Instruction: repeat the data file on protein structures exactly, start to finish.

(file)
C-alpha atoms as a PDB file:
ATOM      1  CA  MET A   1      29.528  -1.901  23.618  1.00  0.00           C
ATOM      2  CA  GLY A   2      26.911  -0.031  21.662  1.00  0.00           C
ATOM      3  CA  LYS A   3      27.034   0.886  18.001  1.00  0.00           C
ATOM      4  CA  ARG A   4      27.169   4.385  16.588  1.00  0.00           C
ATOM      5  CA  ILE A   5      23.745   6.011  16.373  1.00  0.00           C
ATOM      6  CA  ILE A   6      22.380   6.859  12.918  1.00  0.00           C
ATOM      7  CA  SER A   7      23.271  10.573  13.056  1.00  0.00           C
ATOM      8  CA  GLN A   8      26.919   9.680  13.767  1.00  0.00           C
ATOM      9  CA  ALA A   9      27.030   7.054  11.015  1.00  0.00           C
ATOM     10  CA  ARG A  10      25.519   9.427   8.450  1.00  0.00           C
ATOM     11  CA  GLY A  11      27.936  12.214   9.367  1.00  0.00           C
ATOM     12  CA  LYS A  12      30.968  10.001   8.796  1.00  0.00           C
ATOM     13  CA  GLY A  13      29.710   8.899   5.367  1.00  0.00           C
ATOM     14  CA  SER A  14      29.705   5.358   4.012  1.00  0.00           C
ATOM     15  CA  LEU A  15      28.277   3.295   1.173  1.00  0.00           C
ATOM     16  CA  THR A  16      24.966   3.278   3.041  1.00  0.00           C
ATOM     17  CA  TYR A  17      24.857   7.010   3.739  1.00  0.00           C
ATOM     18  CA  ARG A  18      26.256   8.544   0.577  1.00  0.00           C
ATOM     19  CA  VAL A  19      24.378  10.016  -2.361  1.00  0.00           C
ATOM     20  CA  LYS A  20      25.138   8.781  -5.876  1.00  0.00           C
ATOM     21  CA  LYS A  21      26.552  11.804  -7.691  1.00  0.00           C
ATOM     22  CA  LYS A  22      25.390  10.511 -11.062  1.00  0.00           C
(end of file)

C-alpha atoms as a PDB file:
ATOM      1  CA  MET A   1      29.528  -1.901  23.618  1.00  0.00           C
ATOM      2  CA  GLY A   2      26.911  -0.031  21.662  1.00  0.00           C
ATOM      3  CA  LYS A   3      27.034   0.886  18.001  1.00  0.00           C
ATOM      4  CA  ARG A   4      27.169   4.385  16.588  1.00  0.00           C
ATOM      5  CA  ILE A   5      23.745   6.011  16.373  1.00  0.00           C
ATOM      6  CA  ILE A   6      22.380   6.859  12.918  1.00  0.00           C
ATOM      7  CA  SER A   7      23.271  10.573  13.056  1.00  0.00           C
ATOM      8  CA  GLN A   8      26.919   9.680  13.767  1.00  0.00           C
ATOM      9  CA  ALA A   9      27.030   7.054  11.015  1.00  0.00           C
ATOM     10  CA  ARG A  10      25.519   9.427   8.450  1.00  0.00           C
ATOM     11  CA  GLY A  11      27.936  12.214   9.367  1.00  0.00           C
ATOM     12  CA  LYS A  12      30.968  10.001   8.796  1.00  0.00           C
ATOM     13  CA  GLY A  13      29.710   8.899   5.367  1.00  0.00           C
ATOM     14  CA  SER A  14      29.705   5.358   4.012  1.00  0.00           C
ATOM     15  CA  LEU A  15      28.277   3.295   1.173  1.00  0.00           C
ATOM     16  CA  THR A  16      24.966   3.278   3.041  1.00  0.00           C
ATOM     17  CA  TYR A  17      24.857   7.010   3.739  1.00  0.00           C
ATOM     18  CA  ARG A  18      26.256   8.544   0.577  1.00  0.00           C
ATOM     19  CA  VAL A  19      24.378  10.016  -2.361  1.00  0.00           C
ATOM     20  CA  LYS A  20      25.138   8.781  -5.876  1.00  0.00           C
ATOM     21  CA  LYS A  21      26.552  11.804  -7.691  1.00  0.00           C
ATOM     22  CA  LYS A  22      25.390  10.511 -11.062  1.00  0.00           C